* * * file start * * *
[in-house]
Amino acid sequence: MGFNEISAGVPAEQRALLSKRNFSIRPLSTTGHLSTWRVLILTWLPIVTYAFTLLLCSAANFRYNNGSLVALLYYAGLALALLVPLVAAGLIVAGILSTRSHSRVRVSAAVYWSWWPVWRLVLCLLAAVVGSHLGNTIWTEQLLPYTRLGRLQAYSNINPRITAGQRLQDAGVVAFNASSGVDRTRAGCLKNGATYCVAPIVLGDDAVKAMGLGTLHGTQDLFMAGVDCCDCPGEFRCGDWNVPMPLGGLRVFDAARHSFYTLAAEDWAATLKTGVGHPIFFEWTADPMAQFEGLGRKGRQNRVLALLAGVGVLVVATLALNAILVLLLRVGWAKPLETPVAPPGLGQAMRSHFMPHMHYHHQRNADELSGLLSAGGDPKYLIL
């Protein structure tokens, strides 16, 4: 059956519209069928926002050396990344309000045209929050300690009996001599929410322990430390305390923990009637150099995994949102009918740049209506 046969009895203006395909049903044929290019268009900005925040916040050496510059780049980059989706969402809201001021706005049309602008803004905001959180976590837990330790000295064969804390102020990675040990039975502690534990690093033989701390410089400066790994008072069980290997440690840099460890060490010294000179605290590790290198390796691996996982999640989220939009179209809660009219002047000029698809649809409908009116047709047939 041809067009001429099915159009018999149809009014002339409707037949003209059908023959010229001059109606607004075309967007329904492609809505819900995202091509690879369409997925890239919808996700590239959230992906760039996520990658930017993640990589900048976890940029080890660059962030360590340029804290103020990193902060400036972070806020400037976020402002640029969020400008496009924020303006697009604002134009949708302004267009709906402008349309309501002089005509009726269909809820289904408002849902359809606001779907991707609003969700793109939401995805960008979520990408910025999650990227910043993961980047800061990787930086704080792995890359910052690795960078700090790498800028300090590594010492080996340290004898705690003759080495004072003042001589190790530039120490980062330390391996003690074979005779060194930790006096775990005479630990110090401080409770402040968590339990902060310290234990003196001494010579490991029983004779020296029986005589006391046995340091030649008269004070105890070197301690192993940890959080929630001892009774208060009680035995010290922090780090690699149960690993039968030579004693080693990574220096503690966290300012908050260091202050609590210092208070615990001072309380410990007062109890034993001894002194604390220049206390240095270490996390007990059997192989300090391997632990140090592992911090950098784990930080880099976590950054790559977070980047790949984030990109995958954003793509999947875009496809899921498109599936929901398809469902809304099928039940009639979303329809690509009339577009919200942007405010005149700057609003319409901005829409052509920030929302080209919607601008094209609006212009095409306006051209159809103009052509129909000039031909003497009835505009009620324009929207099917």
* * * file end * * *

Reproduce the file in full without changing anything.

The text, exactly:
[in-house]
Amino acid sequence: MGFNEISAGVPAEQRALLSKRNFSIRPLSTTGHLSTWRVLILTWLPIVTYAFTLLLCSAANFRYNNGSLVALLYYAGLALALLVPLVAAGLIVAGILSTRSHSRVRVSAAVYWSWWPVWRLVLCLLAAVVGSHLGNTIWTEQLLPYTRLGRLQAYSNINPRITAGQRLQDAGVVAFNASSGVDRTRAGCLKNGATYCVAPIVLGDDAVKAMGLGTLHGTQDLFMAGVDCCDCPGEFRCGDWNVPMPLGGLRVFDAARHSFYTLAAEDWAATLKTGVGHPIFFEWTADPMAQFEGLGRKGRQNRVLALLAGVGVLVVATLALNAILVLLLRVGWAKPLETPVAPPGLGQAMRSHFMPHMHYHHQRNADELSGLLSAGGDPKYLIL
């Protein structure tokens, strides 16, 4: 059956519209069928926002050396990344309000045209929050300690009996001599929410322990430390305390923990009637150099995994949102009918740049209506 046969009895203006395909049903044929290019268009900005925040916040050496510059780049980059989706969402809201001021706005049309602008803004905001959180976590837990330790000295064969804390102020990675040990039975502690534990690093033989701390410089400066790994008072069980290997440690840099460890060490010294000179605290590790290198390796691996996982999640989220939009179209809660009219002047000029698809649809409908009116047709047939 041809067009001429099915159009018999149809009014002339409707037949003209059908023959010229001059109606607004075309967007329904492609809505819900995202091509690879369409997925890239919808996700590239959230992906760039996520990658930017993640990589900048976890940029080890660059962030360590340029804290103020990193902060400036972070806020400037976020402002640029969020400008496009924020303006697009604002134009949708302004267009709906402008349309309501002089005509009726269909809820289904408002849902359809606001779907991707609003969700793109939401995805960008979520990408910025999650990227910043993961980047800061990787930086704080792995890359910052690795960078700090790498800028300090590594010492080996340290004898705690003759080495004072003042001589190790530039120490980062330390391996003690074979005779060194930790006096775990005479630990110090401080409770402040968590339990902060310290234990003196001494010579490991029983004779020296029986005589006391046995340091030649008269004070105890070197301690192993940890959080929630001892009774208060009680035995010290922090780090690699149960690993039968030579004693080693990574220096503690966290300012908050260091202050609590210092208070615990001072309380410990007062109890034993001894002194604390220049206390240095270490996390007990059997192989300090391997632990140090592992911090950098784990930080880099976590950054790559977070980047790949984030990109995958954003793509999947875009496809899921498109599936929901398809469902809304099928039940009639979303329809690509009339577009919200942007405010005149700057609003319409901005829409052509920030929302080209919607601008094209609006212009095409306006051209159809103009052509129909000039031909003497009835505009009620324009929207099917």